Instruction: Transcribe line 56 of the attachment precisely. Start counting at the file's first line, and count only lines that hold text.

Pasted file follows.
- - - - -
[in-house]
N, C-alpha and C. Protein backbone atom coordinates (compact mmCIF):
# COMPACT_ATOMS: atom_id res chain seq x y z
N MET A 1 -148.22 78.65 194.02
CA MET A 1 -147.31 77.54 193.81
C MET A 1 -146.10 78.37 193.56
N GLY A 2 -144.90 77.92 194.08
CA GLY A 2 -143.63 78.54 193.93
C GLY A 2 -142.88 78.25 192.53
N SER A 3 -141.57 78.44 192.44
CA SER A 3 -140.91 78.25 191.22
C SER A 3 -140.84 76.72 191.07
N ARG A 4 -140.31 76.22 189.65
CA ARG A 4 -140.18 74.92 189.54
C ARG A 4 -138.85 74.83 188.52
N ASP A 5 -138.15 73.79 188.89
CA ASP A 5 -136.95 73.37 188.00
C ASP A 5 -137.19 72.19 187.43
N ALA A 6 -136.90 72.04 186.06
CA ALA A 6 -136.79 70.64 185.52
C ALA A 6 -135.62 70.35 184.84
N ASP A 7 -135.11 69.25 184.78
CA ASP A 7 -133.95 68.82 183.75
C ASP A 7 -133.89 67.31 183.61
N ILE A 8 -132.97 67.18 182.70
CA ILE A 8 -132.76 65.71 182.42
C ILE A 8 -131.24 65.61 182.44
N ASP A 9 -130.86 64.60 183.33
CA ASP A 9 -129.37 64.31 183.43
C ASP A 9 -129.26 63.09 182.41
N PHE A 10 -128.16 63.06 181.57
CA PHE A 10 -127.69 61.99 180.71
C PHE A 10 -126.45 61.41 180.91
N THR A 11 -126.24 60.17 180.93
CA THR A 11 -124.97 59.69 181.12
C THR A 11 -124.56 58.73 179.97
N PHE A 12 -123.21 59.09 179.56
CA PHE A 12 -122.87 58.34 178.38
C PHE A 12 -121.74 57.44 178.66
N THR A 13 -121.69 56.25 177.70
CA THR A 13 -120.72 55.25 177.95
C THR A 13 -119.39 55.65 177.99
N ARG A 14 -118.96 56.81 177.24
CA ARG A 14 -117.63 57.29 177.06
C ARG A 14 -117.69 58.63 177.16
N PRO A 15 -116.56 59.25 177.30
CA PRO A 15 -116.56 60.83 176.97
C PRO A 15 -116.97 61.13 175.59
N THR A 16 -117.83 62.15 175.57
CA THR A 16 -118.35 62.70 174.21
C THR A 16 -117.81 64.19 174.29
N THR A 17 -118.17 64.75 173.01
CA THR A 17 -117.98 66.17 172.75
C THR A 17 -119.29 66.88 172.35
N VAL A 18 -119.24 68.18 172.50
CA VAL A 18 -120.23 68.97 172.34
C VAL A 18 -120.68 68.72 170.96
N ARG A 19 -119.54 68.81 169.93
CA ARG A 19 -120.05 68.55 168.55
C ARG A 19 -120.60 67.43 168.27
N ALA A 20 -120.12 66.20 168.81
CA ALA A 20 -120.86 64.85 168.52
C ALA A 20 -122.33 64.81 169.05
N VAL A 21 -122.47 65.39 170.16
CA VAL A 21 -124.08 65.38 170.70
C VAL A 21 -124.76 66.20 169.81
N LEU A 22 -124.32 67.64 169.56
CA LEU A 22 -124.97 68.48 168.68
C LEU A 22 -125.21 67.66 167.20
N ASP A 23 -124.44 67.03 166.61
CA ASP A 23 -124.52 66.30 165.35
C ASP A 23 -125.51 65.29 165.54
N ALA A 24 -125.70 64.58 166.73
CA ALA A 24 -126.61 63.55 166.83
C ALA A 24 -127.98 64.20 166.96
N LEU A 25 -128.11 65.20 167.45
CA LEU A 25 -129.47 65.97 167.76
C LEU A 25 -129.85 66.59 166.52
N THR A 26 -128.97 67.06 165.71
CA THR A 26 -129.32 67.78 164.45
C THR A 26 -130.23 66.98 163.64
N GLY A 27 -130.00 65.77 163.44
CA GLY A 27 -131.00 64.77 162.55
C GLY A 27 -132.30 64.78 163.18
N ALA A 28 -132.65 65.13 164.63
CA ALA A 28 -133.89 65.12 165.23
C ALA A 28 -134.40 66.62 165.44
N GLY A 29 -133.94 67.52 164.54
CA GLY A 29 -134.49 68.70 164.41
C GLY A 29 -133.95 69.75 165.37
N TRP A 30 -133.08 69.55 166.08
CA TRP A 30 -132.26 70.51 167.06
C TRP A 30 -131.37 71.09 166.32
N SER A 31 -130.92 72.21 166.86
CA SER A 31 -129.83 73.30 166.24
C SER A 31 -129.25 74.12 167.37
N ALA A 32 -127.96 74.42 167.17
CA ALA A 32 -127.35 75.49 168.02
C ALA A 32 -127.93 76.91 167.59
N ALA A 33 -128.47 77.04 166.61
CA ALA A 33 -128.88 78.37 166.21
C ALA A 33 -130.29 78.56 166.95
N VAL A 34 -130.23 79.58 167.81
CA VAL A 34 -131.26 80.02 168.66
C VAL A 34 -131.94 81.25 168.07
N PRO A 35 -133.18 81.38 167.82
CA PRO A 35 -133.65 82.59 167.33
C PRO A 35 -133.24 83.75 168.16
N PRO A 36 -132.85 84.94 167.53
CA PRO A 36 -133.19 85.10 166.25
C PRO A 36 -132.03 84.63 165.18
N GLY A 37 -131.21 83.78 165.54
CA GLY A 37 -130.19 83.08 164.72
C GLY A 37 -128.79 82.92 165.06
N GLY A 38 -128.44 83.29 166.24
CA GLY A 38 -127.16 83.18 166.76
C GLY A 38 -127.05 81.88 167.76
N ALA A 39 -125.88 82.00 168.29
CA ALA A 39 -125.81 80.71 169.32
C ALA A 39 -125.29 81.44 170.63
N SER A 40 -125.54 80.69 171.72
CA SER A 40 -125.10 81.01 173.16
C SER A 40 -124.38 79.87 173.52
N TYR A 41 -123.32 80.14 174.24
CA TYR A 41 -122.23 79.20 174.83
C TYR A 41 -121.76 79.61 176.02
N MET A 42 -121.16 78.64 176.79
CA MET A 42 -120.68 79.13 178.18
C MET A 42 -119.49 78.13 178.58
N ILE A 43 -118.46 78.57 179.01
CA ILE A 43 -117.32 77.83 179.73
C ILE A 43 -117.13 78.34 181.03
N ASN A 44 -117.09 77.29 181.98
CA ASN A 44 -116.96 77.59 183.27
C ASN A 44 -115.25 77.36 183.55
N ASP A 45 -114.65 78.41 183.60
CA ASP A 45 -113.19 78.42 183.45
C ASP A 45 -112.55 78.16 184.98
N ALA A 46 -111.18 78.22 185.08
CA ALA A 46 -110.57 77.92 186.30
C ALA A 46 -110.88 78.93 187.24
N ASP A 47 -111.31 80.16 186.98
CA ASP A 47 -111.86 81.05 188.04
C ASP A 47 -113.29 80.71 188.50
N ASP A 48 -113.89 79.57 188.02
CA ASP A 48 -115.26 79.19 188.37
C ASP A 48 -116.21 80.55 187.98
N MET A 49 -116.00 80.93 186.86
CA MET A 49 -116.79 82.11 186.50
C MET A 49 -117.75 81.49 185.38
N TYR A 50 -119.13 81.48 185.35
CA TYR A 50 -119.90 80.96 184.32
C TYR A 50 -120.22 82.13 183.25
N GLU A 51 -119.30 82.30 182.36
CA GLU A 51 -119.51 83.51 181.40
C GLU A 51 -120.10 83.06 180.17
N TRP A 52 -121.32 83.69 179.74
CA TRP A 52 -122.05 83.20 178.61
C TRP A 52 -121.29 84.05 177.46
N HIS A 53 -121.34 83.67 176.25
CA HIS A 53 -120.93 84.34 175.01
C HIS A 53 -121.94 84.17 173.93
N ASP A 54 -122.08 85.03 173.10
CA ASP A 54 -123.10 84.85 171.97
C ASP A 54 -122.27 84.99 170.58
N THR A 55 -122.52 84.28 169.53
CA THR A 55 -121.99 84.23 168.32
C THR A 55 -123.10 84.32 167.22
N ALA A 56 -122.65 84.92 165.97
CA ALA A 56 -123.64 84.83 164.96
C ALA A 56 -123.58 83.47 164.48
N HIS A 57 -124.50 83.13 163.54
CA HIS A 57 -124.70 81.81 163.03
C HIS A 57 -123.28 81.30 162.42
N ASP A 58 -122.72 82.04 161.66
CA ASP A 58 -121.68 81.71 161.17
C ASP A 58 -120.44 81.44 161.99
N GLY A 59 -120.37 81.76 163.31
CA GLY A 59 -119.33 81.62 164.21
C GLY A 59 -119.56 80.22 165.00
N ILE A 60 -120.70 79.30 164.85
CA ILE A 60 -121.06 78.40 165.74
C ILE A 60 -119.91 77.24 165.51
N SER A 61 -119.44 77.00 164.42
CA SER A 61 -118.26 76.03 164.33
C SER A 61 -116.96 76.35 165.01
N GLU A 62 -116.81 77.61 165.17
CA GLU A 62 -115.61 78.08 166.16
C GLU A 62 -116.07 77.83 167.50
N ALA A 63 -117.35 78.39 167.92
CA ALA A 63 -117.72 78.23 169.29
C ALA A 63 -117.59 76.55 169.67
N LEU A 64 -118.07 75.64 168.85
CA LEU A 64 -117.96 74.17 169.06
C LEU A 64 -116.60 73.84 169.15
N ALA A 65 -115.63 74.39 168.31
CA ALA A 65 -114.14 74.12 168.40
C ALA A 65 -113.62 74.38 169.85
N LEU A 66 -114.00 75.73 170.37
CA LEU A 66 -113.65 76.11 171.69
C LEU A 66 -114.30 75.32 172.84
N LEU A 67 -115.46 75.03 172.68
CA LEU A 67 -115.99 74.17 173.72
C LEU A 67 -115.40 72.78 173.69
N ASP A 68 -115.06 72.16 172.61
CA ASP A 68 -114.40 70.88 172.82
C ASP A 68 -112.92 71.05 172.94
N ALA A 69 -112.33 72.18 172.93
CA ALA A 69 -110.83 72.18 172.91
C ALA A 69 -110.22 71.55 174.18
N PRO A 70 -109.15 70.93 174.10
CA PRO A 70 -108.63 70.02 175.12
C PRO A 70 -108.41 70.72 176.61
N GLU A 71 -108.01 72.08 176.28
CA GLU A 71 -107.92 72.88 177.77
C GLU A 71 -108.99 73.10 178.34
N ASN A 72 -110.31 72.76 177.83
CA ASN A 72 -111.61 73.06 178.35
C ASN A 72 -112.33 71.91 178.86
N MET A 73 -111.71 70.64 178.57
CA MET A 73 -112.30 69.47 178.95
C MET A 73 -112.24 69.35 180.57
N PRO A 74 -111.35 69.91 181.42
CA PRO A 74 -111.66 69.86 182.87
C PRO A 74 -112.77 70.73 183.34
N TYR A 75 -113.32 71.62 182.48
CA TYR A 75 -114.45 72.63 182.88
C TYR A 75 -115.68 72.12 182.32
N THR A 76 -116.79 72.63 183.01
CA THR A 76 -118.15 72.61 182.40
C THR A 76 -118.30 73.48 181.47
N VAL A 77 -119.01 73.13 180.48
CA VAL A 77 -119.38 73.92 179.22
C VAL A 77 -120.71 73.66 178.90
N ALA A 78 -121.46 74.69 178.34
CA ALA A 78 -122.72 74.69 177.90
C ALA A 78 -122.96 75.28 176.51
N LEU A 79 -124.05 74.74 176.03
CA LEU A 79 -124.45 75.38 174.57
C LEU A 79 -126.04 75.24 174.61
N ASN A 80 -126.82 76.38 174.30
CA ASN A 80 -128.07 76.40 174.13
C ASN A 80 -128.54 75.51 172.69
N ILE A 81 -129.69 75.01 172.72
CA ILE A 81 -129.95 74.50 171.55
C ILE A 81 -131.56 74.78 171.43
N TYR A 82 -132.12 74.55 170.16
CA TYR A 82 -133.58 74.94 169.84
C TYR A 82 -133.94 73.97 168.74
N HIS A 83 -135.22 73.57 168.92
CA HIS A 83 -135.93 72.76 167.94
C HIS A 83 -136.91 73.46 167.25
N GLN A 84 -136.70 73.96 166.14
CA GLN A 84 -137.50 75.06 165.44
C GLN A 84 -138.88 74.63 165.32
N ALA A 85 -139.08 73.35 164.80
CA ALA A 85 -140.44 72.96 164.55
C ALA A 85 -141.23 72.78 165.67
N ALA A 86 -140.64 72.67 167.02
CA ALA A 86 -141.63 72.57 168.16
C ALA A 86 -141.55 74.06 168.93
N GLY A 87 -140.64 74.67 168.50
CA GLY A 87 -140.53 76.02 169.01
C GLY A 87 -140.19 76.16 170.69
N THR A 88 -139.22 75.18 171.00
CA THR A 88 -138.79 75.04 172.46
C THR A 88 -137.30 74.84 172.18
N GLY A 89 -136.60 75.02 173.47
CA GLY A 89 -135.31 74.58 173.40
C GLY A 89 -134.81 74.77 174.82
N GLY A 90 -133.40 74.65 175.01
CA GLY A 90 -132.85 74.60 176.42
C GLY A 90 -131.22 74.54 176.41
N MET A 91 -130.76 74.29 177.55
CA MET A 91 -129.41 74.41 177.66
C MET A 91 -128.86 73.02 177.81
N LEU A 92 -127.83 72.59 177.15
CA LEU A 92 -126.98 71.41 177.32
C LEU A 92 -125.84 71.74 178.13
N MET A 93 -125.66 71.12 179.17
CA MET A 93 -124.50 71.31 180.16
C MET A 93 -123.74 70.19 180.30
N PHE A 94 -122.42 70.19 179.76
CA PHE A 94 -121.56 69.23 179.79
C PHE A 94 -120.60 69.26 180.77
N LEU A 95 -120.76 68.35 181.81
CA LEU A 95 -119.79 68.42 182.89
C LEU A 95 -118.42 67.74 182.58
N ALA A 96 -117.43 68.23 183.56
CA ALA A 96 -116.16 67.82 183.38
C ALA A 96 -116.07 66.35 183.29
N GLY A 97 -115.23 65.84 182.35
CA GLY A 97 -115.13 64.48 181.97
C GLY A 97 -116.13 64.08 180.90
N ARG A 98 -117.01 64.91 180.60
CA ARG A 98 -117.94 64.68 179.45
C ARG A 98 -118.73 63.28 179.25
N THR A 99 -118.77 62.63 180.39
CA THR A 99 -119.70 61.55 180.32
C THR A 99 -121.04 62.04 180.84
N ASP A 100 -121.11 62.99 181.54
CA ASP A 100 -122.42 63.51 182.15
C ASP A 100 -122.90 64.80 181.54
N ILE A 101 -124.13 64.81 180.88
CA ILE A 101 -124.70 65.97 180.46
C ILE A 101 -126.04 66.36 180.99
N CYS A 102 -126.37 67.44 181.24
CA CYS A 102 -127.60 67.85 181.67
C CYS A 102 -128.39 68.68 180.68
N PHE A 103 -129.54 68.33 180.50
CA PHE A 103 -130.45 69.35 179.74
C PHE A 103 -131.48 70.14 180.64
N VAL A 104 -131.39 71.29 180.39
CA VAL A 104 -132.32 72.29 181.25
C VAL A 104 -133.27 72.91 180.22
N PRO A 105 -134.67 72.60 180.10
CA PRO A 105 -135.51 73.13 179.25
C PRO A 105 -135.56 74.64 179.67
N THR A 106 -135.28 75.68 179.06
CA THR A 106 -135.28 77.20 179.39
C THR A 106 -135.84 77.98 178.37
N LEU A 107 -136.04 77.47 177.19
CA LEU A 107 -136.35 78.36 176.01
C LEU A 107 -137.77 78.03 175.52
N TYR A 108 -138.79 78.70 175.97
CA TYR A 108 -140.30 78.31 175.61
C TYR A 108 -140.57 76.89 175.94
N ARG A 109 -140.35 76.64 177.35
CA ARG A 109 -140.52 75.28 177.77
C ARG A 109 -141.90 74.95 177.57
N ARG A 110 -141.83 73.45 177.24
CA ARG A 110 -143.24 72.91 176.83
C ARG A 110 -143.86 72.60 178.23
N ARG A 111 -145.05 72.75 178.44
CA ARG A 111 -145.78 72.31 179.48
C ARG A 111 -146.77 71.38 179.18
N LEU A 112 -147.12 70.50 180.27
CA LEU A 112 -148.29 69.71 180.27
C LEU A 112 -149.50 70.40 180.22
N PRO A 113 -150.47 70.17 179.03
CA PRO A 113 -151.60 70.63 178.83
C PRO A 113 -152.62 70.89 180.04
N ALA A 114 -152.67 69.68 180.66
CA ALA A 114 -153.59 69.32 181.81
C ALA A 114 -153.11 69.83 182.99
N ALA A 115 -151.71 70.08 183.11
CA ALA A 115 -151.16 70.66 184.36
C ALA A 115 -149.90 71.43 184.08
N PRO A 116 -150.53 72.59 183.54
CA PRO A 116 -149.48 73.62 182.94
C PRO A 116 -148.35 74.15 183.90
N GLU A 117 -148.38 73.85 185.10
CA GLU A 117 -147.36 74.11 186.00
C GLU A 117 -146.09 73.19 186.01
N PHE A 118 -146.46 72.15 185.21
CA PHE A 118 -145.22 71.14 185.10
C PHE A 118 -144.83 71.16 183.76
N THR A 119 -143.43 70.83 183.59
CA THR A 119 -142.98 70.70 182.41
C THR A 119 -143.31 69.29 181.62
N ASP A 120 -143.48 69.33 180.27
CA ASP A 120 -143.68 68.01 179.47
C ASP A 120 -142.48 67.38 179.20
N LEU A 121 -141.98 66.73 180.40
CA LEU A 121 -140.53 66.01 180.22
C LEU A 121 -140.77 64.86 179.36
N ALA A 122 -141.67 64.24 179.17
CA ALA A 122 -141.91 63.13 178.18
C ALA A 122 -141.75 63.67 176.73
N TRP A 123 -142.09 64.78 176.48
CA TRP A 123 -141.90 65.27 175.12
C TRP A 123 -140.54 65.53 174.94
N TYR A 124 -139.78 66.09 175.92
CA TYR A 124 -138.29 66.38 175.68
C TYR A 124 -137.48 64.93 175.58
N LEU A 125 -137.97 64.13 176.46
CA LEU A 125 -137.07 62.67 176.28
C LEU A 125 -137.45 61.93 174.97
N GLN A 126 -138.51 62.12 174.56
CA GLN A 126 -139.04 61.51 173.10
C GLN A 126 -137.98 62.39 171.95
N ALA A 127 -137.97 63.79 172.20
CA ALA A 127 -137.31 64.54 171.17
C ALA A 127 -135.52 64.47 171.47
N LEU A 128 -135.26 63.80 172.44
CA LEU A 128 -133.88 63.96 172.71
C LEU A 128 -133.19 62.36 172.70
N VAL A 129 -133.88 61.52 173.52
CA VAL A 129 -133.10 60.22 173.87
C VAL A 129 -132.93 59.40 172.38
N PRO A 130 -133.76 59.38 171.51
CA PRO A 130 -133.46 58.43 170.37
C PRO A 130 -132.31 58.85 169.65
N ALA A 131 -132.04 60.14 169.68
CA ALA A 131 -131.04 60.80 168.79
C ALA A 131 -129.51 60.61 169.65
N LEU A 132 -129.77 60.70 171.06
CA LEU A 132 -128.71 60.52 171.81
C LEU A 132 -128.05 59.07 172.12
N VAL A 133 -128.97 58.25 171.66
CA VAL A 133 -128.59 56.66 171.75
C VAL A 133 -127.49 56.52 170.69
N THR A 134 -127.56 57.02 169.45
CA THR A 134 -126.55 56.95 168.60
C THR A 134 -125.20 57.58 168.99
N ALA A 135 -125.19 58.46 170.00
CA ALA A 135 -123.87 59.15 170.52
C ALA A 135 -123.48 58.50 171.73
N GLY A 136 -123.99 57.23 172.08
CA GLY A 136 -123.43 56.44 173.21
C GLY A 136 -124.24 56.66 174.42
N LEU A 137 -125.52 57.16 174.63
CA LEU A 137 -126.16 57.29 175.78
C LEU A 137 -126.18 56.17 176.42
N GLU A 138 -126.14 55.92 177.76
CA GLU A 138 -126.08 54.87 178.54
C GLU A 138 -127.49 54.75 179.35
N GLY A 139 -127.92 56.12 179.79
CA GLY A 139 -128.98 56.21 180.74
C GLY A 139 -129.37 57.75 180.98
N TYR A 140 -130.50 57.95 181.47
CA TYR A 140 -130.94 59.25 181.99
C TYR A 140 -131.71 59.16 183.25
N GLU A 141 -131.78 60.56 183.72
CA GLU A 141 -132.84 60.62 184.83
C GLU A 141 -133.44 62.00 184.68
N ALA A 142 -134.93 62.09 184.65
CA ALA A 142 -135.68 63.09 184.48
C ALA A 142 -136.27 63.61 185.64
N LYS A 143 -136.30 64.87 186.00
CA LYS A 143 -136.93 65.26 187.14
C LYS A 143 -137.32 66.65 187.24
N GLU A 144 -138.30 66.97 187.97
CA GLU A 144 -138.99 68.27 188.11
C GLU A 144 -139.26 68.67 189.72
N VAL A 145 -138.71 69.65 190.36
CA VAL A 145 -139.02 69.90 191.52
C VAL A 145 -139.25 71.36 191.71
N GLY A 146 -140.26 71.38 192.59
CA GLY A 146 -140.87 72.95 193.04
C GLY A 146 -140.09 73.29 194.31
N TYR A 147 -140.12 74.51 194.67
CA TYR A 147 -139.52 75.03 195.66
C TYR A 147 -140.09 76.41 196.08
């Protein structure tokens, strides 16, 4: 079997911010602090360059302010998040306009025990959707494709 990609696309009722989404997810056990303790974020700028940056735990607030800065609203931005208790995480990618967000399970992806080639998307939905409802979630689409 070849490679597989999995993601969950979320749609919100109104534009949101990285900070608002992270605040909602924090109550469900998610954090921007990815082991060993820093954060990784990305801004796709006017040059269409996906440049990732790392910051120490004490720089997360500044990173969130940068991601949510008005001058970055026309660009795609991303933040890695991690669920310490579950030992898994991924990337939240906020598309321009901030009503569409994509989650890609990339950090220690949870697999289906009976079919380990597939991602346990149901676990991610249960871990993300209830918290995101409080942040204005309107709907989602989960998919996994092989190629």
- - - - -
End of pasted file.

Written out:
CA VAL A 18 -120.23 68.97 172.34